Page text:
Saturday, November 5, 2016

"Beyond" Expectations

I was going to pair this review with "The Legend of Tarzan," but you know what? "Star Trek Beyond" deserves a whole post to itself. To date, it's the best surprise I've had from a film all year. I was completely ready to write off the whole film franchise after "Into Darkness," but "Beyond" totally reversed course. It's everything I wanted in an updated "Star Trek" film, even if there are some significant flaws and weaknesses.

First, Justin Lin of the "Fast and Furious" franchise has taken the director's chair, and Simon Pegg co-wrote the script with Doug Jung. And what they've done is to make a movie that operates like an episode of the original "Star Trek," full of technobabble, cheesy heroics, and ridiculous things happening IN SPAAAACE. And it is so much fun, and makes me really feel good about this iteration of "Star Trek." I still have a few quibbles about Zachary Quinto's Spock and Zoe Saldana's Uhura being paired up, but otherwise the characters are all in fantastic form. And this time out, we actually get to spend significant time watching them be these characters and interact with each other.

Kirk (Chris Pine) and his crew are now three years into their exploration mission, and follow a distress call into an uncharted nebula. One action scene leads to another, and the crew wind up stranded on a forest planet under the control of an alien baddie named Krall (Idris Elba). He and his fleet of drone warships threaten not only the nearby Federation base, Yorktown, but the rest of the galaxy. Meanwhile, the Enterprise crew has been split up and is trying to regroup. Kirk is with Chekhov (Anton Yelchin), Bones (Karl Urban) is stuck with an injured Spock (Zachary Quinto), and Sulu (John Cho) and Uhura (Zoe Saldana) are with the majority of the Enterprise crew imprisoned at Krall's base of operations. Scotty (Simon Pegg), left on his own, meets a marooned alien, Jaylah (Sofia Boutella), and enlists her help.

If that doesn't sound like much of a story, that's because it's not. The plot only exists as a delivery mechanism for stunts and thrills, really, but it also serves as a way to put the characters into positions where they can do what they do best. The MVP of the movie is Karl Urban, who gets to kvetch and banter with Spock through most of the film, and is absolutely a joy to watch as he does it. This is also the best outing for Chris Pine as Kirk, struggling to stay on top of every new development, flying by the seat of his pants, and being every inch the super-competent Captain Kirk that the first two movies hinted he'd become. Simon Pegg gets some solo time as Scotty, milking the Scottish vernacular for all it's worth. Really, every member of the crew gets their moment to shine, and remind the audience what's so much fun about "Star Trek" in the first place - being in the middle of a big space adventure with a gang of friends who are great at space adventuring.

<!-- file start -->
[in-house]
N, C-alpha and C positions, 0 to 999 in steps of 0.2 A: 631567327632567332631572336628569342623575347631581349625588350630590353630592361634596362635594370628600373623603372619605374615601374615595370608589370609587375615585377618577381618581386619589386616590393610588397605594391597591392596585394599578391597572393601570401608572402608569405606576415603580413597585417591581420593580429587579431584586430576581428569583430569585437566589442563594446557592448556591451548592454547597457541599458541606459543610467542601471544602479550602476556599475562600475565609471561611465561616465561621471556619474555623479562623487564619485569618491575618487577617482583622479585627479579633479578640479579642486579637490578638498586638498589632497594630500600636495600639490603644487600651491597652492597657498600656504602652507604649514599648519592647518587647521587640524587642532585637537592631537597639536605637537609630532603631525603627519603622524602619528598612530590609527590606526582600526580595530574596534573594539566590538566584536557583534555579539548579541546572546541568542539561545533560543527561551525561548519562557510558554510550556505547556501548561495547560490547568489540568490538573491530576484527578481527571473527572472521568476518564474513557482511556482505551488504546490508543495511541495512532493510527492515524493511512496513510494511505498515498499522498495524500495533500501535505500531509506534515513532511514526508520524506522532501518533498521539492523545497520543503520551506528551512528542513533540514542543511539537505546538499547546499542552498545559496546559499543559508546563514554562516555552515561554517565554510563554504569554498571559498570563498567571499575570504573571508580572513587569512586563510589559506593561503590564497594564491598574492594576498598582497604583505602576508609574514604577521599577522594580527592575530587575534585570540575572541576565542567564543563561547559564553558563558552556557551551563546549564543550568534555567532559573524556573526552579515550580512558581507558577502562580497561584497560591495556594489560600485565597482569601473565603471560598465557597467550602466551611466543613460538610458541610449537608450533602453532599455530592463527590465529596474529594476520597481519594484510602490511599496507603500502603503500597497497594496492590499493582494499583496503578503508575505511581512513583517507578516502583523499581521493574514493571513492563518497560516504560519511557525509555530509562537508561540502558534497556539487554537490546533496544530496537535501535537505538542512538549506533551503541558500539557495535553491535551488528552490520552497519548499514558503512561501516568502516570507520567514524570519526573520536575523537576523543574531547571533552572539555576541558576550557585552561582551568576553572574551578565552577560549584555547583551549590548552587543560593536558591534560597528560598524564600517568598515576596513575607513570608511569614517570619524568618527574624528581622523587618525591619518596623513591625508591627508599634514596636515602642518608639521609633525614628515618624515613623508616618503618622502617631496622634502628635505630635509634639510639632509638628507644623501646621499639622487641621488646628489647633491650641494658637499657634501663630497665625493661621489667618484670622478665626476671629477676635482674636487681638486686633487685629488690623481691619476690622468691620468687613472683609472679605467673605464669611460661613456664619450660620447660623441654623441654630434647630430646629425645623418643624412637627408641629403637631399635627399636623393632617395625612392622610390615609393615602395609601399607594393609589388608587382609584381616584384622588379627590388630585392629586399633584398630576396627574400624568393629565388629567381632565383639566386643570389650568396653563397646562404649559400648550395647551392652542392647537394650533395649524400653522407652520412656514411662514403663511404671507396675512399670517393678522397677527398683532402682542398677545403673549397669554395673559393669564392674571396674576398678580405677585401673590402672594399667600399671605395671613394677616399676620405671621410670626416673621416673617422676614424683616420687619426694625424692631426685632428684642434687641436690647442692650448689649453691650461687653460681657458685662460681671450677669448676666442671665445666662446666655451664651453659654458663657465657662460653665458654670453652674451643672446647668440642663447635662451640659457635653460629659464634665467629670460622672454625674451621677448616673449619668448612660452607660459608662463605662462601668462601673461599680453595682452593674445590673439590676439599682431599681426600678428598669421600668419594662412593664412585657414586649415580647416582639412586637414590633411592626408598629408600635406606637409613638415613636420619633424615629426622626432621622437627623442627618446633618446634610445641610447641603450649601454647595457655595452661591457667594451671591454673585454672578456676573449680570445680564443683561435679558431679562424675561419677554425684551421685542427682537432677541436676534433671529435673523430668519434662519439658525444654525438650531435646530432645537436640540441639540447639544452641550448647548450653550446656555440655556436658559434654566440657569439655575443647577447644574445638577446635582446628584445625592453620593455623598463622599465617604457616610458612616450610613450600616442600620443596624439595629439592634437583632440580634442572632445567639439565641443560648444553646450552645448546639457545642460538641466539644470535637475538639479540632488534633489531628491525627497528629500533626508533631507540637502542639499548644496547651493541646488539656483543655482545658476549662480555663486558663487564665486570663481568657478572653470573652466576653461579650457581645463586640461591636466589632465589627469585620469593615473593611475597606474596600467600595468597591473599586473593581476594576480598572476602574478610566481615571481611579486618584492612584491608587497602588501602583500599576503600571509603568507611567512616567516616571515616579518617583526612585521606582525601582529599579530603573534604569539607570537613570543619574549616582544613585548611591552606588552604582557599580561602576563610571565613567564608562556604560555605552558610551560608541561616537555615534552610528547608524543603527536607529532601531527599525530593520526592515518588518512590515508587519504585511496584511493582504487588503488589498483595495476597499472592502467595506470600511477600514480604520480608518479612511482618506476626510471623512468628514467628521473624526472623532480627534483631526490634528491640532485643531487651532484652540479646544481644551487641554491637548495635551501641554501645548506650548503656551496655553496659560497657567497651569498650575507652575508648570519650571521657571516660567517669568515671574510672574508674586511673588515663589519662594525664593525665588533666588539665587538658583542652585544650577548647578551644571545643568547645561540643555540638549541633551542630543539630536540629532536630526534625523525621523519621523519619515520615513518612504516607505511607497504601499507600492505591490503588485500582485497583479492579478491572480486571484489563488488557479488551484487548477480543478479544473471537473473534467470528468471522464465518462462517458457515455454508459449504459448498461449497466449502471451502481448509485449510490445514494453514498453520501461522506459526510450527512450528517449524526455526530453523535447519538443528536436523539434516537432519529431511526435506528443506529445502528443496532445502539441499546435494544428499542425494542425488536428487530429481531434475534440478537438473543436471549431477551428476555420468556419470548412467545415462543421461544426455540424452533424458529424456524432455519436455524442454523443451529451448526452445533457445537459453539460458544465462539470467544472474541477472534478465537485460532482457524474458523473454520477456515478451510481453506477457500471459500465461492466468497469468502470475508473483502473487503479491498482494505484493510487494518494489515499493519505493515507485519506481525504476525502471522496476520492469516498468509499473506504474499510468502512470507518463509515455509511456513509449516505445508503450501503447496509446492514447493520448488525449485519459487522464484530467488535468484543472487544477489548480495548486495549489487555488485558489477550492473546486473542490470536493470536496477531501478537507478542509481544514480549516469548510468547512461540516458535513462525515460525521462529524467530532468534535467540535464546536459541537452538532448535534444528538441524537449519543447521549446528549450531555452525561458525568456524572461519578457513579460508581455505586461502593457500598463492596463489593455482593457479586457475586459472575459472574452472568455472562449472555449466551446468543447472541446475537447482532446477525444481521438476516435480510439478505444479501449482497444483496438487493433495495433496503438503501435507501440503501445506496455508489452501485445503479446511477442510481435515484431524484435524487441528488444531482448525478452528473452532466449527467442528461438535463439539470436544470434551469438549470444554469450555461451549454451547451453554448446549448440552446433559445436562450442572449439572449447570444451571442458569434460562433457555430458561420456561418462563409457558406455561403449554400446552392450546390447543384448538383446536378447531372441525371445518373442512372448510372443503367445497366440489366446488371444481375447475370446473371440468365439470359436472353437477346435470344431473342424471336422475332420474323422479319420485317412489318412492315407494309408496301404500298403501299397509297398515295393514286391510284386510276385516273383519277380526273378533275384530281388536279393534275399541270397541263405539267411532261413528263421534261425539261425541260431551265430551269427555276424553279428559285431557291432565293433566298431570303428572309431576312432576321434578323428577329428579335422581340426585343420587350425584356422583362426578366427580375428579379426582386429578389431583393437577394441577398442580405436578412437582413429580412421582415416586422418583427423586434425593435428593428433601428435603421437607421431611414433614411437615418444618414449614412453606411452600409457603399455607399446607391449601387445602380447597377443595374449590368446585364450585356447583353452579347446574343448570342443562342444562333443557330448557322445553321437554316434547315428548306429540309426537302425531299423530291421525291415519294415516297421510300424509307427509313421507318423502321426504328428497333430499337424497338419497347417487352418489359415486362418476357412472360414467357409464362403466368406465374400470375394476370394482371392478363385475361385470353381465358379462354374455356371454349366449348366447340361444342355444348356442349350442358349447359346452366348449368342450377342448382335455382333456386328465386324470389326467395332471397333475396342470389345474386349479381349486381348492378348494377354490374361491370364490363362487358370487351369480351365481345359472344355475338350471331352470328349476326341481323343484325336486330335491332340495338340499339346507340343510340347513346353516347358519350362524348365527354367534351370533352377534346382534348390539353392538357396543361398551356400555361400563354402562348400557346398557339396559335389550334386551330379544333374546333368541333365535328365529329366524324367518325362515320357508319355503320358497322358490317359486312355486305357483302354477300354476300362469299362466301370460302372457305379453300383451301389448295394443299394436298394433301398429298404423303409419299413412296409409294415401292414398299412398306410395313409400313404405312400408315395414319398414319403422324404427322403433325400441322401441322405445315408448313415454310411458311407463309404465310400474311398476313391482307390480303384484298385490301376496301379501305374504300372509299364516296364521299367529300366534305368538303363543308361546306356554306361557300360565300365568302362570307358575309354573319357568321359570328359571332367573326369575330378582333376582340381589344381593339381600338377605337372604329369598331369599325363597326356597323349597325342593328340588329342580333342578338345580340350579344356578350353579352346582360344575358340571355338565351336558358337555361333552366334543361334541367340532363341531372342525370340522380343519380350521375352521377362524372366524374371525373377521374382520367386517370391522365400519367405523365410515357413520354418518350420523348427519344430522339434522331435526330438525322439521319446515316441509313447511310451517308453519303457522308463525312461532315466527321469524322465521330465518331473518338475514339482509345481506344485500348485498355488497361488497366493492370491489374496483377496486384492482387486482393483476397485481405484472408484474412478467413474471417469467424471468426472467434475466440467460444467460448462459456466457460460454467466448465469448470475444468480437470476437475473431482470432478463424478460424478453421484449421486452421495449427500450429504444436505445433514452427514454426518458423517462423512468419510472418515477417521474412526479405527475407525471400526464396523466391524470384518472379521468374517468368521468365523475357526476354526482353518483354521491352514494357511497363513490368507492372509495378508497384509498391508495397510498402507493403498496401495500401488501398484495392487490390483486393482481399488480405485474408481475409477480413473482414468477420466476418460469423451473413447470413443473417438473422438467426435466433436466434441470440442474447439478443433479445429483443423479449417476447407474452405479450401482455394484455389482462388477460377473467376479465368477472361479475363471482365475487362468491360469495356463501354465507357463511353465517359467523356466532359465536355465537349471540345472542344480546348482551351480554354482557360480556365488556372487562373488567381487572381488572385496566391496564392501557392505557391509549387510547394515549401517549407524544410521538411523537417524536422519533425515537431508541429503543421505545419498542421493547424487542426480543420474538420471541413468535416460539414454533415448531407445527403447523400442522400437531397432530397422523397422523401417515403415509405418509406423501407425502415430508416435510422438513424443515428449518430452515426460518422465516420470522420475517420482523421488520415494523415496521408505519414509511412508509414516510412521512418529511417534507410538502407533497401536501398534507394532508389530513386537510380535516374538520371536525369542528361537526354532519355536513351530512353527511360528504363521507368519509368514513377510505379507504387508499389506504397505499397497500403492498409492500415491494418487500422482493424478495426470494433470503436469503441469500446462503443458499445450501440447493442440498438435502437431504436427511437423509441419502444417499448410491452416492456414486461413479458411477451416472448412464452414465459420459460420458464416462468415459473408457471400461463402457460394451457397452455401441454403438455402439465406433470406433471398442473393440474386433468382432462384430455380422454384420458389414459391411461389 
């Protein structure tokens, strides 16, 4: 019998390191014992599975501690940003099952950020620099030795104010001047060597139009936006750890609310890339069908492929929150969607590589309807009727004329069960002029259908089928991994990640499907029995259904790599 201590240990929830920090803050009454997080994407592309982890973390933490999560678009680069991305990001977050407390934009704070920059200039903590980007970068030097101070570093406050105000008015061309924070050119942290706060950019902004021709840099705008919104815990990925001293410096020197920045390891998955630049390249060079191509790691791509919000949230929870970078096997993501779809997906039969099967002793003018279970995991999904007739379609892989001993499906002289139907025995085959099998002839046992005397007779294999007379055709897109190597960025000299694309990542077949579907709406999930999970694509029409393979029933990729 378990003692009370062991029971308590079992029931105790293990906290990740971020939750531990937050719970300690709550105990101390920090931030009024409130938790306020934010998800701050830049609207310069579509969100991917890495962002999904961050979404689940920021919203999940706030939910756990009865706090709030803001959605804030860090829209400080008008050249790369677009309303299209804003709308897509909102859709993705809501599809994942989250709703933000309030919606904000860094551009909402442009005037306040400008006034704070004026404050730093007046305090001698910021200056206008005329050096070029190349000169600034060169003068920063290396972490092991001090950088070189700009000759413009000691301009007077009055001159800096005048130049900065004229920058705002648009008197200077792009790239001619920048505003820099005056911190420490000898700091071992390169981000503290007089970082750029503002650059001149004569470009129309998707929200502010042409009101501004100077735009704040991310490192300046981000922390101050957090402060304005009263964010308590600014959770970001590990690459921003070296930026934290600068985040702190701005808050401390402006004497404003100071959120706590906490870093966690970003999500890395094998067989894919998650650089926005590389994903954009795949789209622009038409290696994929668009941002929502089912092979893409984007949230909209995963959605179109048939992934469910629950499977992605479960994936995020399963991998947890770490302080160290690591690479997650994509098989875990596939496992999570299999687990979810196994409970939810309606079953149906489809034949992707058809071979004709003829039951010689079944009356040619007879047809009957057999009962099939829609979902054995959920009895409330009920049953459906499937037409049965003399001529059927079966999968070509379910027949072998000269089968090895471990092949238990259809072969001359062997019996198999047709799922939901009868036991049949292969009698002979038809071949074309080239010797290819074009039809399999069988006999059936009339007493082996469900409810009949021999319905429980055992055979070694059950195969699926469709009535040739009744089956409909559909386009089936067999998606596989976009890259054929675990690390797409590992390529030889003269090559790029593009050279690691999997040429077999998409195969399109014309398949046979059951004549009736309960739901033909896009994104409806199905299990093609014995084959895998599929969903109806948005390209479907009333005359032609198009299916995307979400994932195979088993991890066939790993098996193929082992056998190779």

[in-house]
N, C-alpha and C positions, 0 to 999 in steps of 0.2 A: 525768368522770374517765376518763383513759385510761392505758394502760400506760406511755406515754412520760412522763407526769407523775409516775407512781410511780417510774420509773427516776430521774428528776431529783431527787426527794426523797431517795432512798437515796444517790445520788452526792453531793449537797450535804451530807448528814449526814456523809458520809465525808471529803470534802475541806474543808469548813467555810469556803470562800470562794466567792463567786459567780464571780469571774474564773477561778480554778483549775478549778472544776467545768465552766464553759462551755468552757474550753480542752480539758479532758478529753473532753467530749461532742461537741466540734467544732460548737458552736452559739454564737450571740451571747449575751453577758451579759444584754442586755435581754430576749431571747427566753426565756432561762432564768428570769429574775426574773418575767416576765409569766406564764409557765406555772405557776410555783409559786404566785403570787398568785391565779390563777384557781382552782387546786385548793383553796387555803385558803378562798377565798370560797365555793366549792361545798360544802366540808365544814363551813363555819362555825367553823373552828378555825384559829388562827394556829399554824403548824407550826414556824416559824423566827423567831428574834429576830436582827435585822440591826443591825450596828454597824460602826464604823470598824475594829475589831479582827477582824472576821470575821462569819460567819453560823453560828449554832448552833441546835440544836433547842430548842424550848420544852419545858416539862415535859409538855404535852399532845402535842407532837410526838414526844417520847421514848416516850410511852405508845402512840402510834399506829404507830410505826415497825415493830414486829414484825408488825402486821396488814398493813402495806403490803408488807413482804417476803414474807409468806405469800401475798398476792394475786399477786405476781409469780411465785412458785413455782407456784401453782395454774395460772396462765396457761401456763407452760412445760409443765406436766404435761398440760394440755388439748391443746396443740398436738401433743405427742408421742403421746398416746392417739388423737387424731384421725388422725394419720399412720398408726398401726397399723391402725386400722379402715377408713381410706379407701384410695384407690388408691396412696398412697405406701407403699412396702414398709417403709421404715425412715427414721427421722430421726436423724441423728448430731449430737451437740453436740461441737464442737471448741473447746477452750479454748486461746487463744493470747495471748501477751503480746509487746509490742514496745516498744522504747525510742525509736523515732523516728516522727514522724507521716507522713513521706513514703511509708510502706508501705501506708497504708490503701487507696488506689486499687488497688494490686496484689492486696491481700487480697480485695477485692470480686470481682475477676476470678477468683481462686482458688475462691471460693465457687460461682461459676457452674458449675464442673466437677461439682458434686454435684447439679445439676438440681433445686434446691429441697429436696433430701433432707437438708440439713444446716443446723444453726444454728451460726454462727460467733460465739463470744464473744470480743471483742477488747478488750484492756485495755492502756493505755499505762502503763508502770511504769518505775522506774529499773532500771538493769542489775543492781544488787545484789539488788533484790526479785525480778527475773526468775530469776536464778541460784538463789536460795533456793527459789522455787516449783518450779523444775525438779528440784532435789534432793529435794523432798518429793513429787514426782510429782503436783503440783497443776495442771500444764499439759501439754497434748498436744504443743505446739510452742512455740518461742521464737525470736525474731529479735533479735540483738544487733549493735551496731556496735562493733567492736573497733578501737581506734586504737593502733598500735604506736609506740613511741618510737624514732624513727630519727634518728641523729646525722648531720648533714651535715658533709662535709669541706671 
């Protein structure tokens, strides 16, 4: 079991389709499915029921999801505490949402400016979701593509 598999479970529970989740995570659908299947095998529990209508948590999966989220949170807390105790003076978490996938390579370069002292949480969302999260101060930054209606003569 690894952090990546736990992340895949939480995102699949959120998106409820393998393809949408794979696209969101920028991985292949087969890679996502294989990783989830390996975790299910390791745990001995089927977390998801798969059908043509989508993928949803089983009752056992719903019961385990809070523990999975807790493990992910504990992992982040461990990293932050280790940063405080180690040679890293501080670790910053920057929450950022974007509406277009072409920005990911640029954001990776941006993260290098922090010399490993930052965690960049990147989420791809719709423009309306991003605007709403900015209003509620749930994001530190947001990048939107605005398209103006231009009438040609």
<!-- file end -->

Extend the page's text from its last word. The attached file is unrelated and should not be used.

I complained in the past that the new "Stark Trek" movies weren't cerebral enough, being a fan of "The Next Generation" crew. Well, I was wrong. What was missing from the first two movies was the emphasis on the camaraderie and teamwork of the crew. It's the same problem that many of the "Mission: Impossible" movies had, with Tom Cruise hogging the spotlight all the time. "Trek" works best as an ensemble effort, embodying that utopian vision of future where the best of humanity bands together for the common good. And aliens too, like Jaylah, who doesn't fall victim to any of the pitfalls that an exotic alien female character usually fell victim to in the old "Star Trek" series. Oh, and if you were following the Sulu controversy, the nods to his sexuality are so slight, they could be written out entirely if George Takei wants to press the issue. But in this version of the "Star Trek" universe, it really feels like it doesn't matter.

In addition, this may be the best looking "Star Trek" film ever made. The Yorktown Starbase is a jaw-dropper, and whatever you may want to say about how silly or contrived some of the action scenes are, you can't say that they aren't impeccably executed. Lin keeps the momentum going and pulls off some scenes that I'm certain looked ridiculous on paper. Older fans will also appreciate that there are nods to the existing Trek canon everywhere, from Chris Pine borrowing some of Bill Shatner's mannerisms, to the familiar bits of sound design incorporated from the television shows. Oh, and special kudos to Michael Giacchino, for writing the first hummable score for a major blockbuster that I've heard in ages.

There are a lot of flaws. Idris Elba's Krall continues the unfortunate trend of shallow, uninteresting megalomaniacs threatening the Enterprise. He has an awful lot of scary technology and faceless minions at his disposal, that do improbable things in ways that aren't really explained. Much of the story involves chasing a Macguffin around, and I'm still not sure exactly what it does either. But none of that's really important. What's important is Kirk and Bones drinking scotch, Jaylah's choice in classical music, Spock learning his lesson about the importance of family, and all our absent friends getting the sendoff they deserve.

I know many Trek fans did not like this film, for one reason or another, but "Beyond" got me invested in the franchise again, just in time for its 50th anniversary. I sincerely hope that the creators drum up enough support for another film installment, and along with the upcoming "Star Trek: Discovery," it can continuing boldly going for a long while yet.


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